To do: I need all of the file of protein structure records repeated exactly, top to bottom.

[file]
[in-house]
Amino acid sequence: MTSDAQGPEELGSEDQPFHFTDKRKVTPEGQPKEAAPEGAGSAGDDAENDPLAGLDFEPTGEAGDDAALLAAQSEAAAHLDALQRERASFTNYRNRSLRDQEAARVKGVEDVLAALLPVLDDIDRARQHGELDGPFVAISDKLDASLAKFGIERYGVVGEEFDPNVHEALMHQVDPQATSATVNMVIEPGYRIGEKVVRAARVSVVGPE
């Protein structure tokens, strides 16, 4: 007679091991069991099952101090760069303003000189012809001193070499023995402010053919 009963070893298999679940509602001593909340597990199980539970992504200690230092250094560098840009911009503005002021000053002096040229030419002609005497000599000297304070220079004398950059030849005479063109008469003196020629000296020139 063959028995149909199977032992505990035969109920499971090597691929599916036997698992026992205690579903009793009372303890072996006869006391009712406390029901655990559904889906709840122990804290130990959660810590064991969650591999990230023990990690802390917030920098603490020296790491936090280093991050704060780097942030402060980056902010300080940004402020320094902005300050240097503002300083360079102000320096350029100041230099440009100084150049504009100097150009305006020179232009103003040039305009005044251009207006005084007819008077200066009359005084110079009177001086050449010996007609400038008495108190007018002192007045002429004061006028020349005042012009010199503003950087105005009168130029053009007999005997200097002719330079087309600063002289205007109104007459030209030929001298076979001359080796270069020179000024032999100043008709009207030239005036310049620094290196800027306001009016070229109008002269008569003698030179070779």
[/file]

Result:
[in-house]
Amino acid sequence: MTSDAQGPEELGSEDQPFHFTDKRKVTPEGQPKEAAPEGAGSAGDDAENDPLAGLDFEPTGEAGDDAALLAAQSEAAAHLDALQRERASFTNYRNRSLRDQEAARVKGVEDVLAALLPVLDDIDRARQHGELDGPFVAISDKLDASLAKFGIERYGVVGEEFDPNVHEALMHQVDPQATSATVNMVIEPGYRIGEKVVRAARVSVVGPE
């Protein structure tokens, strides 16, 4: 007679091991069991099952101090760069303003000189012809001193070499023995402010053919 009963070893298999679940509602001593909340597990199980539970992504200690230092250094560098840009911009503005002021000053002096040229030419002609005497000599000297304070220079004398950059030849005479063109008469003196020629000296020139 063959028995149909199977032992505990035969109920499971090597691929599916036997698992026992205690579903009793009372303890072996006869006391009712406390029901655990559904889906709840122990804290130990959660810590064991969650591999990230023990990690802390917030920098603490020296790491936090280093991050704060780097942030402060980056902010300080940004402020320094902005300050240097503002300083360079102000320096350029100041230099440009100084150049504009100097150009305006020179232009103003040039305009005044251009207006005084007819008077200066009359005084110079009177001086050449010996007609400038008495108190007018002192007045002429004061006028020349005042012009010199503003950087105005009168130029053009007999005997200097002719330079087309600063002289205007109104007459030209030929001298076979001359080796270069020179000024032999100043008709009207030239005036310049620094290196800027306001009016070229109008002269008569003698030179070779």